Oxford vaccine raises hope for second malaria shot

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A malaria shot developed by researchers at the University of Oxford has shown that its strong protection can hold up a year after a booster, bolstering the case for a second vaccine to be used to protect children and infants in Africa from the deadly disease.

The vaccine, known as R21, was shown to have an efficacy as high as 80% one year after a fourth dose was administered to some 400 infants aged 5 to 17 months in an African region with seasonal circulation of the disease, according to a study published Wednesday by the peer-reviewed medical journal Lancet Infectious Diseases.

The shot, which uses an ingredient called adjuvant to boost immune response, had previously been found to to be 77% effective against malaria after three primary doses, given at a four-week interval.

That made it the first malaria vaccine to attain the no-less-than 75% efficacy level set out by the World Health Organization against malaria. The WHO also aims to approve vaccines that can maintain protection at this level for no less than two years by the end of the decade.

The researchers hope to have the vaccine approved in 2023 and are now testing it in a late-stage clinical trial involving 4,800 people in multiple countries across east and west Africa.

They are also looking to see if an additional booster may be needed to maintain protection. The shot is being manufactured by the Serum Institute of India, the world’s biggest vaccine maker. The institute also manufactured the Covid-19 shot co-developed by Oxford and AstraZeneca Plc.

The news on the malaria shot comes just after the WHO earlier this week formally endorsed the world’s first vaccine for the disease, developed by GSK and its partners.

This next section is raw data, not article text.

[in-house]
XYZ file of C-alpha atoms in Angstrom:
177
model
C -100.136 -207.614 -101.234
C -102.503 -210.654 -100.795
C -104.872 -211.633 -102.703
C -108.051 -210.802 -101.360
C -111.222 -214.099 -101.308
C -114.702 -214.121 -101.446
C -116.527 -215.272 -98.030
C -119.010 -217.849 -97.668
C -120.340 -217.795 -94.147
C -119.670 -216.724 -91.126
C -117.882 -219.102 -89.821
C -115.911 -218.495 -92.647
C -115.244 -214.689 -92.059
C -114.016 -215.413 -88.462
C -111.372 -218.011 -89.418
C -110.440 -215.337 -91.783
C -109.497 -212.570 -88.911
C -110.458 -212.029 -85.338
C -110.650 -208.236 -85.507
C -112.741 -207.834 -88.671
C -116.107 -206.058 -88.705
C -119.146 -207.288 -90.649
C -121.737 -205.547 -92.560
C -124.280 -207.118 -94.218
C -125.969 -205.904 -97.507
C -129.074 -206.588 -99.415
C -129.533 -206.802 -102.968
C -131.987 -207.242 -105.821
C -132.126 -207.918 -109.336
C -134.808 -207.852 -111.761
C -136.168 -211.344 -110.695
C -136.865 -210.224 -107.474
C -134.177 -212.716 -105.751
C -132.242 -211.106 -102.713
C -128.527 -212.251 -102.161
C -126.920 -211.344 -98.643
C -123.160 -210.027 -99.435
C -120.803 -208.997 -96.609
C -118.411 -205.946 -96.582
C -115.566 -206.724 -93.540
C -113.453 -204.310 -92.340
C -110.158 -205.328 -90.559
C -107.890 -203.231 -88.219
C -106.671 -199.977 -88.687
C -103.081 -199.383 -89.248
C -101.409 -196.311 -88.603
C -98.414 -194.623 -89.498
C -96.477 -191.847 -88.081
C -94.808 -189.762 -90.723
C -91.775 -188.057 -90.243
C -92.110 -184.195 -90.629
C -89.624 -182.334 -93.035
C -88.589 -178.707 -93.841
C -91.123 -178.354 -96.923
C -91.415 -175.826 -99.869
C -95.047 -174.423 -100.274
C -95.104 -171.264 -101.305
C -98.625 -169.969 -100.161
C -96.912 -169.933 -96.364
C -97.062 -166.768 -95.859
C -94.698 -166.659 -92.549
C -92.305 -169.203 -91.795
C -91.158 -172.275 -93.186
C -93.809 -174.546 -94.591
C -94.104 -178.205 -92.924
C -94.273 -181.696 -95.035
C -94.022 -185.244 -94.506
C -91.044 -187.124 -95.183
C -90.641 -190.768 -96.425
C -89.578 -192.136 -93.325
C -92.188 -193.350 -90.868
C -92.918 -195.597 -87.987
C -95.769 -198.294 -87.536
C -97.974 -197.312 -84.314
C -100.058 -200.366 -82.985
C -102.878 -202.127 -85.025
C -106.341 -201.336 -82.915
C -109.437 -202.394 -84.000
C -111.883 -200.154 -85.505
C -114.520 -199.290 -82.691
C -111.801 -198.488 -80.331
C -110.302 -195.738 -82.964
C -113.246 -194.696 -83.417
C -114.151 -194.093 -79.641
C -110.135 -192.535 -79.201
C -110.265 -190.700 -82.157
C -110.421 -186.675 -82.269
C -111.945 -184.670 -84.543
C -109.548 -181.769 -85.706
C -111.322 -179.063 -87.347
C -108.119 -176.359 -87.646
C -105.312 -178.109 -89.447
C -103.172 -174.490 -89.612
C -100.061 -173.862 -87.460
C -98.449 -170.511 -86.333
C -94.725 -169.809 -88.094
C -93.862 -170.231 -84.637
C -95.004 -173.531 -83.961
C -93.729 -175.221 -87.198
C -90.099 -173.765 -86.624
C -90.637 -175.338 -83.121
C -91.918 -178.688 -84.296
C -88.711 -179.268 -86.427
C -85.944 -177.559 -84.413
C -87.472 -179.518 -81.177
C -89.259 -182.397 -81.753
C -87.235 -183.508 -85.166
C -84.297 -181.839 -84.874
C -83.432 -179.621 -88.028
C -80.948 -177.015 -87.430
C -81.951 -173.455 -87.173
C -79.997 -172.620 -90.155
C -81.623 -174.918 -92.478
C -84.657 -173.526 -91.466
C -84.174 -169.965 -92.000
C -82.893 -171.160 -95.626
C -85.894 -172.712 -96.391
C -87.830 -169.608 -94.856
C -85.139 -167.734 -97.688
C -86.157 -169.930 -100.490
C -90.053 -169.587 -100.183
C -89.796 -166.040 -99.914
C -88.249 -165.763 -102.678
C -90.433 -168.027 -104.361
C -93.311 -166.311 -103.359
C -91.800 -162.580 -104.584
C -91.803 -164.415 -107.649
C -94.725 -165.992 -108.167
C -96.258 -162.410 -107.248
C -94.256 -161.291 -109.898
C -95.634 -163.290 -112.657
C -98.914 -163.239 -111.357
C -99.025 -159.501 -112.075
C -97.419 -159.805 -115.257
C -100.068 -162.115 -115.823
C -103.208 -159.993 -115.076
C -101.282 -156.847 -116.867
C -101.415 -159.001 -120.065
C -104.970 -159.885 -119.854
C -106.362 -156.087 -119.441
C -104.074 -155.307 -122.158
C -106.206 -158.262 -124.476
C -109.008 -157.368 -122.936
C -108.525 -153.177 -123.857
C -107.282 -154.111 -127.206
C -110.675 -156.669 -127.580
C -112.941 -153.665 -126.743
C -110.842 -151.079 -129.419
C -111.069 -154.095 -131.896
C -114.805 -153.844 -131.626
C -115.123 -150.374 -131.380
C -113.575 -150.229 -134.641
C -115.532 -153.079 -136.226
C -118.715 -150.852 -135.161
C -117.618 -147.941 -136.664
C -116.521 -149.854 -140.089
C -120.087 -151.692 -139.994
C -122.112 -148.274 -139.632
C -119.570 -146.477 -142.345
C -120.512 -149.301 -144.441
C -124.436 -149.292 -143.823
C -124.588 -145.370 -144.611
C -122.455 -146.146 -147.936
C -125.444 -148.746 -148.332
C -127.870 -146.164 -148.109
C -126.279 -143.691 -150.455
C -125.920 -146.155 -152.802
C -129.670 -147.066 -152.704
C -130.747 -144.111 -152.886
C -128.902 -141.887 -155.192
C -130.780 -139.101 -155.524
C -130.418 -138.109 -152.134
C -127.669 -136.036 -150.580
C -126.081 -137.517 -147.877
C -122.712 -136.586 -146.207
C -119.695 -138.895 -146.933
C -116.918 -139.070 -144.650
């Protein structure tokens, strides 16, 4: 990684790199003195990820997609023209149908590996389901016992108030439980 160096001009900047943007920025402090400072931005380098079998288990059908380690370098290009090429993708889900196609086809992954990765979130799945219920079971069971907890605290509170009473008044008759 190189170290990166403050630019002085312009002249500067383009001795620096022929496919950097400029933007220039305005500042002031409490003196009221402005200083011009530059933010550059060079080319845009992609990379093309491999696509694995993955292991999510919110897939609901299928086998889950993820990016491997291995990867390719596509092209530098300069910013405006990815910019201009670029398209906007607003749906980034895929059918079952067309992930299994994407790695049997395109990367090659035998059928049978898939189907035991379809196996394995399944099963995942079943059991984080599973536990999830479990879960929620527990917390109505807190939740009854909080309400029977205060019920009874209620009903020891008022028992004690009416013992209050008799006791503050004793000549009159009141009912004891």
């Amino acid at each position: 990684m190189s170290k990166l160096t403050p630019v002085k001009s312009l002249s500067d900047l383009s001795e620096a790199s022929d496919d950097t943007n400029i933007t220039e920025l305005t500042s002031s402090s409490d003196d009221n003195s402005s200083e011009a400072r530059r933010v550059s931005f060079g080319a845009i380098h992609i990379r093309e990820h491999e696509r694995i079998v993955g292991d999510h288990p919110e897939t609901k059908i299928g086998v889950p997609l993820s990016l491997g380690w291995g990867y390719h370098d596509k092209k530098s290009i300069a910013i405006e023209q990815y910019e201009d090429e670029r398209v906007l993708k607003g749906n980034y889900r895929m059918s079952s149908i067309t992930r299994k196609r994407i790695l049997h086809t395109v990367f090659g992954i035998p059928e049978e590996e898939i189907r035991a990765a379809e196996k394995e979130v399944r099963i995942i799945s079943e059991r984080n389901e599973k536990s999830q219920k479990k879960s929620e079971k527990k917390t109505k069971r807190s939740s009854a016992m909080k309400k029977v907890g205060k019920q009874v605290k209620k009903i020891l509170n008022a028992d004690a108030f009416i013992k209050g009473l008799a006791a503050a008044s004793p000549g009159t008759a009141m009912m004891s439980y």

The so-called WHO prequalification is a validation of the safety and efficacy of GSK’s Mosquirix shot and will enable purchase from countries and international organizations to battle malaria’s spread.

The GSK shot, given in four doses, was found only to have nearly 40% efficacy against malaria among the same age group after a four-year follow-up. This was in advanced multi-country, multi-setting studies in tens of thousands of children. GSK’s malaria vaccine showed efficacy levels as high as 70% in an independent study similar to the Oxford vaccine trial.

The injection, along with other measures, could save hundreds of thousands of lives.

Malaria has been a tricky target for vaccine makers, but researchers are making progress. The parasites that cause the deadly disease are prone to mutations that allow them to develop resistance to some existing treatments. BioNTech SE, which developed the highly potent mRNA Covid vaccine in partnership with Pfizer Inc, is also working on a vaccine candidate for malaria.

© 2022 Bloomberg L.P.

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